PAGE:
Family & Education

Dear June: Woman Does Not Feel Supported by Close Friends

TIMEDecember 28, 2021

I have a simple question about a close friend and her husband. Our youngest son recently was engaged. There will be an engagement party coming up and an e-vite was sent. Our friends responded “no” because they would be attending a college football game but would let us know if their plans change. We know they have not purchased tickets yet for this event.

Since they are among our closest friends it doesn’t feel very supportive. Am I overthinking this?

Background: Our eldest son of four children was married two years ago. This same couple accepted the invitation but left right after dinner to attend another wedding that they were invited to. It left two seats empty at that table. We felt they should have accepted one or the other invitation, and once again it didn’t feel supportive.

Mother of the Groom

Dear Mother of the Groom,

I agree it doesn’t feel very supportive to put a football game over a family celebration; to me, it also lacks consideration to respond with a “maybe” if a formal RSVP was asked for.

However, let’s try to find some grace for them, because this is surely the best way to handle difficult relationship situations.

Since you consider this couple to be one of your closest friends, I’ll assume that these two situations you mention are aberrations after many years of a mutually supportive relationship.

The first thing that occurs to me is that it’s human nature for us to grow and change throughout our lives. This leaves us with a choice—either we embrace our inner work and consciously strive to better and strengthen ourselves, or we don’t and then the forces of the world work upon us, oftentimes to our detriment.

The past few years and ongoing pressure of the pandemic have changed all of us and created new dimensions in many relationships, so from this perspective, it is perhaps not surprising that we might feel some tension with those close to us.

This brings me to my next thought, which is that perhaps it’s time to give this relationship some more time and attention if you feel so called.

Maybe you and your friend can get together, just ladies, and you can have a heart to heart about how you are doing. This might give you some insight into how and who they are now, and why they’ve made the choices they have.

It might also be the case that they simply have no idea their actions were hurtful to you. Perhaps they see this engagement party as more akin to a casual backyard barbecue than a pre-wedding celebration, in which case their casual answer would feel perfectly fine to them.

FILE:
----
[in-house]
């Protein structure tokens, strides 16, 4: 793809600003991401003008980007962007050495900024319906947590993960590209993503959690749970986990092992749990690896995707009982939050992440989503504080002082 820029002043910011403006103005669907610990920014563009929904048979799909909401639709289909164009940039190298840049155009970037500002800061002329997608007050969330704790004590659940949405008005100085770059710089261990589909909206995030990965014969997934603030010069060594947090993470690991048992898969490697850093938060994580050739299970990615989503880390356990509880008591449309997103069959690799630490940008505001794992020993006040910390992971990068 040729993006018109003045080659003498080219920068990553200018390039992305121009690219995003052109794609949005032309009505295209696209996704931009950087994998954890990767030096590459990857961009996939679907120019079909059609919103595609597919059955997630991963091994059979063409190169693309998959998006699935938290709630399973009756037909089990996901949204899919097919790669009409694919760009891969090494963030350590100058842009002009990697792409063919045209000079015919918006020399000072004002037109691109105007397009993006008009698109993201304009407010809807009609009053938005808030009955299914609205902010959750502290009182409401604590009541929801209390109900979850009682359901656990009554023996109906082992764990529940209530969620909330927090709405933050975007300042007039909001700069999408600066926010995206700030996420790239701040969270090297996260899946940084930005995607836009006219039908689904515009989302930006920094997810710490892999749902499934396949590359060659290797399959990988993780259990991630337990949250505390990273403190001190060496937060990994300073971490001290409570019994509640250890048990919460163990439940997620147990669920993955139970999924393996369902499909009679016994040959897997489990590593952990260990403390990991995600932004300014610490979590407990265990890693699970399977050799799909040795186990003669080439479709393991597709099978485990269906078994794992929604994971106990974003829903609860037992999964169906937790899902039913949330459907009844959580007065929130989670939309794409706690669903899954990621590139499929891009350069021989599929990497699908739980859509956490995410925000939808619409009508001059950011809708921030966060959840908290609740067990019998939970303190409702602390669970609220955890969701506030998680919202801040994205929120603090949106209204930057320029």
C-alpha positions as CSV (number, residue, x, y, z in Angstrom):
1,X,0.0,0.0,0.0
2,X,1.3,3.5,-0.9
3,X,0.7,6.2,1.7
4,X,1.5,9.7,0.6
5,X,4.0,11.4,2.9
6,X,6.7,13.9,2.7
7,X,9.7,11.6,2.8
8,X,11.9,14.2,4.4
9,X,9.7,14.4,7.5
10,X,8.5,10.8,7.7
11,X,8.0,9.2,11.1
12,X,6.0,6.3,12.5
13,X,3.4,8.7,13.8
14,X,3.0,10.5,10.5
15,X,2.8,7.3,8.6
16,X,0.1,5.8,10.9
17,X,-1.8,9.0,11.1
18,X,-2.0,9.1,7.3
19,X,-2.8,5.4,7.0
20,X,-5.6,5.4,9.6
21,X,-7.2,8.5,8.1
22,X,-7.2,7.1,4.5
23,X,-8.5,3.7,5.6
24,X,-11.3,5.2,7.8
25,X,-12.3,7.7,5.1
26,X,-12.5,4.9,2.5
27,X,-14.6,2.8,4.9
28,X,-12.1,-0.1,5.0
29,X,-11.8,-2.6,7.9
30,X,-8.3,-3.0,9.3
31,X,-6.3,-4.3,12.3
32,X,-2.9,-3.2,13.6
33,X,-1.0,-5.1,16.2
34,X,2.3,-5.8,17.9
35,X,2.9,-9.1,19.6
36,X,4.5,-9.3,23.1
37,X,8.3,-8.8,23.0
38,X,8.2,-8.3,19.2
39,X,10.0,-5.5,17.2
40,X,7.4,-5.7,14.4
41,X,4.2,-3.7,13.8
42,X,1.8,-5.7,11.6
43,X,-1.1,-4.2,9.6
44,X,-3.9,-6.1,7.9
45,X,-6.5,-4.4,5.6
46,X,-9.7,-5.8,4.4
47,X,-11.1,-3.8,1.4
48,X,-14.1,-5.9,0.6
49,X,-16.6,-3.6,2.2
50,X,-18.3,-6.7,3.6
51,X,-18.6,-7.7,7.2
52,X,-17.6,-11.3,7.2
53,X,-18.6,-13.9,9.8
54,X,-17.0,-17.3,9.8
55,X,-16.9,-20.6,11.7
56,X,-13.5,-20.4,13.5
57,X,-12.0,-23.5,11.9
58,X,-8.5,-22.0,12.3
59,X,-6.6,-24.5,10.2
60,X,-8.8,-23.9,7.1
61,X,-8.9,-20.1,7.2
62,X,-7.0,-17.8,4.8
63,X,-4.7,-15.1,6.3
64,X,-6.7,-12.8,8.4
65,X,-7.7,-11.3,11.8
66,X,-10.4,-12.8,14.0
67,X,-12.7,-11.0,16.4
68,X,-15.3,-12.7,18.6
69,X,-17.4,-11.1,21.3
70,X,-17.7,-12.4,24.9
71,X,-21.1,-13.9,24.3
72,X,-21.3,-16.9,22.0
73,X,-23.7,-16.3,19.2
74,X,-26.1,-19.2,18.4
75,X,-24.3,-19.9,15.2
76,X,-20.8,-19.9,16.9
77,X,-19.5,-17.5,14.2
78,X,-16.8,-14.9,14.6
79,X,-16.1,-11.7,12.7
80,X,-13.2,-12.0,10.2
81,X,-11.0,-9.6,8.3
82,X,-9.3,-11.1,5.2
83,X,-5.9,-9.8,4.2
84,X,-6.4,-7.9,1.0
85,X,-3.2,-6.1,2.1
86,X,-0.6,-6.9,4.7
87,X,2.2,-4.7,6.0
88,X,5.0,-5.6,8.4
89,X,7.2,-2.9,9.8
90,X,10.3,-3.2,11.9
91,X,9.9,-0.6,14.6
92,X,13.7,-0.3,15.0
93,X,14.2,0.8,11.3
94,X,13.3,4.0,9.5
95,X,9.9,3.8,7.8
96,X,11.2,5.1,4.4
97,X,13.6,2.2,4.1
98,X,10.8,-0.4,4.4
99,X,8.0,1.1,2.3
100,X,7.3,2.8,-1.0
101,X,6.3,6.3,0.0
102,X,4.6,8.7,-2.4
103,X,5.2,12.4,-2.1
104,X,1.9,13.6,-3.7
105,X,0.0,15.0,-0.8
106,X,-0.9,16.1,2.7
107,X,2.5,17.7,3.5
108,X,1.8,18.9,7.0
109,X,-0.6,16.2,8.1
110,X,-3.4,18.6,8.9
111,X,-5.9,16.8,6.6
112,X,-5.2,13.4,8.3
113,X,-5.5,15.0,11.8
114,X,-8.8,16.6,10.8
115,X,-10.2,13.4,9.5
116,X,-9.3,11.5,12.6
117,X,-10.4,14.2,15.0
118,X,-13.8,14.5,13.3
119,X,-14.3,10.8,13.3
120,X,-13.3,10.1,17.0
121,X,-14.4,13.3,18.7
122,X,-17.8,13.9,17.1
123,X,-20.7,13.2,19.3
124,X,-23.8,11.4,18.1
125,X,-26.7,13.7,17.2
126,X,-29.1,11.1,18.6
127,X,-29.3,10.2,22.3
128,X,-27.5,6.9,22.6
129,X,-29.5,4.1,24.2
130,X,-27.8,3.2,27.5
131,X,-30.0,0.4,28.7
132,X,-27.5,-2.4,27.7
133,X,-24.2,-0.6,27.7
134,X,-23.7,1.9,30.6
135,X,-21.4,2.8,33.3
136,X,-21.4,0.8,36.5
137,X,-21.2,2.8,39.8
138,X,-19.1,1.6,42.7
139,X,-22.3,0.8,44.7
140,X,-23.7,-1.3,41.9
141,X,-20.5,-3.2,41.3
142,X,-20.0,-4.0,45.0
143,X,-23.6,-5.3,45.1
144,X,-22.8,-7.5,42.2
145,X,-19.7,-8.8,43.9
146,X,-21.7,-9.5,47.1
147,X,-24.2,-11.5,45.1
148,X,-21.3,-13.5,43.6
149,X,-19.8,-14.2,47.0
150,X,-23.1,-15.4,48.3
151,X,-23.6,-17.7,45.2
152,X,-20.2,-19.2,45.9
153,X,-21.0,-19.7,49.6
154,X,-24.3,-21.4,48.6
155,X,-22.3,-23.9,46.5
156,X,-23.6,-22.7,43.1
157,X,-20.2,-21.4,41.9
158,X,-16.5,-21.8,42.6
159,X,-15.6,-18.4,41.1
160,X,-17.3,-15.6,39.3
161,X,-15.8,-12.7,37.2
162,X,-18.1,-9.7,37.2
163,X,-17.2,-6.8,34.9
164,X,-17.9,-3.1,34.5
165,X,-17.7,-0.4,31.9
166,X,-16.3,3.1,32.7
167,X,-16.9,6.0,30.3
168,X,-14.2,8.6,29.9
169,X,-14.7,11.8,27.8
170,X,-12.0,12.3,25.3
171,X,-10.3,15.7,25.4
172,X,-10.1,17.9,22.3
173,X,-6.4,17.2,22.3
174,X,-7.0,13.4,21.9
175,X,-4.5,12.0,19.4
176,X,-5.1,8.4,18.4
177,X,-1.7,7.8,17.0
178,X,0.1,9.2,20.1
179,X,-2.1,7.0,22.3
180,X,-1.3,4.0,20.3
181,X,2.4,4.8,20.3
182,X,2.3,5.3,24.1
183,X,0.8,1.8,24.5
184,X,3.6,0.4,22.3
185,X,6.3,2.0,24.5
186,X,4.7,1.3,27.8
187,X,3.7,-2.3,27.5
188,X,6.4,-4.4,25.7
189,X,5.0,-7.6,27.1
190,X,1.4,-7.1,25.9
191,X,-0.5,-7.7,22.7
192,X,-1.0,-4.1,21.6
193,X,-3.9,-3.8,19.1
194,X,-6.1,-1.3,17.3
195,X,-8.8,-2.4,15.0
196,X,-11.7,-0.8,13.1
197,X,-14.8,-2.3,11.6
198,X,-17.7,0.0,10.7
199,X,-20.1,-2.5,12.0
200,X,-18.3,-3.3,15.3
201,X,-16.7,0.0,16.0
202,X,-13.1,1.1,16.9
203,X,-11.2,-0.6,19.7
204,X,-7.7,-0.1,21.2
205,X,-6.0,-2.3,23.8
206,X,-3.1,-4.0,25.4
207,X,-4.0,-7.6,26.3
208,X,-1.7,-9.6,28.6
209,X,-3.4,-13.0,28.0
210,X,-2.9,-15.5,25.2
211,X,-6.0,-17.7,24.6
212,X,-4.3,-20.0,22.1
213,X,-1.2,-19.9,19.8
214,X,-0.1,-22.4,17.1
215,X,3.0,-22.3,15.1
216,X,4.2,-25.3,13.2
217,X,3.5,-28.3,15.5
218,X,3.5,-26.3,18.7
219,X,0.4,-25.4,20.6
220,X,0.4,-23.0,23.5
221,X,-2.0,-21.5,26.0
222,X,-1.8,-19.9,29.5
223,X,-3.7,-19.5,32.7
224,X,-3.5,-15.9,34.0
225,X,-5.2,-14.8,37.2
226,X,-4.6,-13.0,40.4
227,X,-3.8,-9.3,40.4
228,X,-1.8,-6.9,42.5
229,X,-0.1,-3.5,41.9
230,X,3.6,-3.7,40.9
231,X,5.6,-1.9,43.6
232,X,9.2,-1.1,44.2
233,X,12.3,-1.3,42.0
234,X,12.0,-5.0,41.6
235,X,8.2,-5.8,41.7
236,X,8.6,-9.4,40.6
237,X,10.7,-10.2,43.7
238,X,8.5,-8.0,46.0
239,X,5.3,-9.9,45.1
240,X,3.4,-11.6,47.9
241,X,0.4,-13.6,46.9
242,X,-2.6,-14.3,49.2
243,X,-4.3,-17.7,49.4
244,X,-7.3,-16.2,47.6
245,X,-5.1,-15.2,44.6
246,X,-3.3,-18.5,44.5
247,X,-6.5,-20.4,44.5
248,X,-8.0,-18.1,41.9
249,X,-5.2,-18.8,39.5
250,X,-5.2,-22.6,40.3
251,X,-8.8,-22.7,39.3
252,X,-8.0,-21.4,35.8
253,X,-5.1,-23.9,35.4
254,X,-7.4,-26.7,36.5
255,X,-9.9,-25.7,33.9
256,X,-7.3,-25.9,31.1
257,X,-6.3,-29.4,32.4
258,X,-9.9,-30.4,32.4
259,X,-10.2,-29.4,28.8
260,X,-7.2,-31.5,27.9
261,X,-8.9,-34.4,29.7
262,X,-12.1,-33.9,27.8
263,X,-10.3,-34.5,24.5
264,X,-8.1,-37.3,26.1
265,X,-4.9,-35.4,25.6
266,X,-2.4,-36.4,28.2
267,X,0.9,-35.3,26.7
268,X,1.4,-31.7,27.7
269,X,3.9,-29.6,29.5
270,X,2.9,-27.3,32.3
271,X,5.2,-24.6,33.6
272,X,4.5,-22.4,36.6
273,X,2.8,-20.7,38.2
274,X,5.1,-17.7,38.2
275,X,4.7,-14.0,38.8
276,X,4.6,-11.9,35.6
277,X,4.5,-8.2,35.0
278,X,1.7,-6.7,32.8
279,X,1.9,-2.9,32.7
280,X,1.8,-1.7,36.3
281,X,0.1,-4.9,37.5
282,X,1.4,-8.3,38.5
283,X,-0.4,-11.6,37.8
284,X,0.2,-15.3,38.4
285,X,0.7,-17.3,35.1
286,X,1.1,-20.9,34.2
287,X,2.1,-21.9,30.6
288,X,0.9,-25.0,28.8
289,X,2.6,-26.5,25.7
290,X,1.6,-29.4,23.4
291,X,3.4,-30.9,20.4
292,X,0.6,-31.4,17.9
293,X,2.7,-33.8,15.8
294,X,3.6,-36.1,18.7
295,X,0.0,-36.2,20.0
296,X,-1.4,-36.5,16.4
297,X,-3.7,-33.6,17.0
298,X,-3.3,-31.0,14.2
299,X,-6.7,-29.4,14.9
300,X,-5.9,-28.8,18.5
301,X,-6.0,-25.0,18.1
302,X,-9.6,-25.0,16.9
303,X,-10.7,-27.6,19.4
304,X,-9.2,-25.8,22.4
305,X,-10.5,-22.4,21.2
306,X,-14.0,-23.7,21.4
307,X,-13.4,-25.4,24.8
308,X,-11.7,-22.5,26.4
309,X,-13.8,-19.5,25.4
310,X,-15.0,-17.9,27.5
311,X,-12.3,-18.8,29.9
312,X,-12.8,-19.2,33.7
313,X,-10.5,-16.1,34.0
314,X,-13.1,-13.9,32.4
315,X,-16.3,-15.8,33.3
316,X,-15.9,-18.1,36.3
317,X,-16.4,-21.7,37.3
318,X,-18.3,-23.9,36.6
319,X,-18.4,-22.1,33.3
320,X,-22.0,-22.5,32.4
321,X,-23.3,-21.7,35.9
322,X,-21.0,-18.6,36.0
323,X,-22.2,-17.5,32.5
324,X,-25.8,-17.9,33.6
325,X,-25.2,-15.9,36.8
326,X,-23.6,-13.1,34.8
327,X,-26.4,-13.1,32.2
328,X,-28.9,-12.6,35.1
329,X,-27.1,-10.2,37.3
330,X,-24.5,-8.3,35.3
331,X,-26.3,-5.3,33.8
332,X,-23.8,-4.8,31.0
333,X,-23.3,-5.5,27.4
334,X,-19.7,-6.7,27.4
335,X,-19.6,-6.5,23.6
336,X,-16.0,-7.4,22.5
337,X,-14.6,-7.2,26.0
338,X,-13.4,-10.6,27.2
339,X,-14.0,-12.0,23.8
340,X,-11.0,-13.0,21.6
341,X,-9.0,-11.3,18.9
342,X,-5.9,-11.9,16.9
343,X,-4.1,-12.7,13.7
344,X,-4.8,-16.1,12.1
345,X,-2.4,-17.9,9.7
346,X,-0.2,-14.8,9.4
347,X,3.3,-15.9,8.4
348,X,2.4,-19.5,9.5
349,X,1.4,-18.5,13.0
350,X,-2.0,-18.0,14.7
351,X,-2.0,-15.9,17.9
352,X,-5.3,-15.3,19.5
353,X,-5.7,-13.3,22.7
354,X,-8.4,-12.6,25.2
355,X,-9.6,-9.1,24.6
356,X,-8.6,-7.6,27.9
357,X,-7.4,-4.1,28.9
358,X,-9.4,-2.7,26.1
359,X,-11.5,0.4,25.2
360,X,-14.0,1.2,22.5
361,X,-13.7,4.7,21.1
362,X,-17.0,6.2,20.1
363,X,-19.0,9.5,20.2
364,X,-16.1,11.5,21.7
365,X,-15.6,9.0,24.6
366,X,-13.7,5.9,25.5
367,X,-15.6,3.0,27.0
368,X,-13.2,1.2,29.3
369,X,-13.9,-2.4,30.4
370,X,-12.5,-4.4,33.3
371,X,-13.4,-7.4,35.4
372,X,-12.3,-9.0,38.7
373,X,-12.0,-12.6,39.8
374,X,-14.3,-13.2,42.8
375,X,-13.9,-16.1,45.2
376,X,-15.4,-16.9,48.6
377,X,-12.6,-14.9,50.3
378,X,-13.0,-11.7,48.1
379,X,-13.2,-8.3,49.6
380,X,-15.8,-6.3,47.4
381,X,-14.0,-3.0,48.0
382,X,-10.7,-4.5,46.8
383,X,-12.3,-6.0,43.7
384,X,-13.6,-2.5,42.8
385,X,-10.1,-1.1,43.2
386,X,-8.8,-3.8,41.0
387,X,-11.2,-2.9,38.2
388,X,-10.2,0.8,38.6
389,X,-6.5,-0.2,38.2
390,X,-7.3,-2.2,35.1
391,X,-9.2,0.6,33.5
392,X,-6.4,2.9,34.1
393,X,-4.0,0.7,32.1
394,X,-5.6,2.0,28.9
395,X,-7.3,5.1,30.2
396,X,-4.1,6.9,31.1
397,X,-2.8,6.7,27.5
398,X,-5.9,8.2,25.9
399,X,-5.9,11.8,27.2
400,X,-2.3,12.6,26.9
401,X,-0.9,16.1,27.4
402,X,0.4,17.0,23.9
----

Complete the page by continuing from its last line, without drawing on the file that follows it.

Also, when we feel someone is not reciprocating, it’s good to ask ourselves if perhaps they are feeling the same from us? Are we unknowingly doing something hurtful to them? It is easy to do.

And, as another way to explain their actions, perhaps these two situations you mentioned could be explained by understanding what this football game and other wedding mean to them? Maybe they’ve realized that they need to prioritize being a couple over group engagements at this time? Perhaps their first date was a college football game and so this game has special significance for them.

Was the other wedding they left to attend a family wedding? Perhaps they carefully considered all options and decided that going to both was the way they felt they could best support and honor all their important relationships—even though it didn’t feel this way to you.

Of course I don’t know what was in their hearts, but maybe if you get closer to them, understand what has been happening in their lives, you will find peace and joy again in your relationship with them. Of course it might also be that your relationship expectations need to change—perhaps they are just not now people who can support you in the way you need to be supported? In which case maybe it’s OK to let the relationship go a bit. Or maybe they need your support at this time more than you need theirs? In which case maybe it’s time to forge a stronger friendship.

But of course, make sure your cup is full first. Do you have other relationships you can turn to now for support? Perhaps you could talk to your husband or son? I would guess either of them would be happy to give you a hug.

As a final thought, when a son marries, I think his mother needs to let go of him to some extent, in her heart; I imagine this is not easy. So maybe it’s nice for you to honor this giving, and any feelings—perhaps a bit of grief—that come with it? But since this is your fourth, you would know more than I!

Sincerely,

June

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Do you have a family or relationship question for our advice columnist, Dear June? Send it to DearJune@EpochTimes.com or Attn: Dear June, The Epoch Times, 5 Penn Plaza, 8th Fl. New York, NY, 10001

June Kellum is a married mother of three and longtime Epoch Times journalist covering family, relationships, and health topics.

June Kellum
June Kellum is a married mother of three and longtime Epoch Times journalist covering family, relationships, and health topics.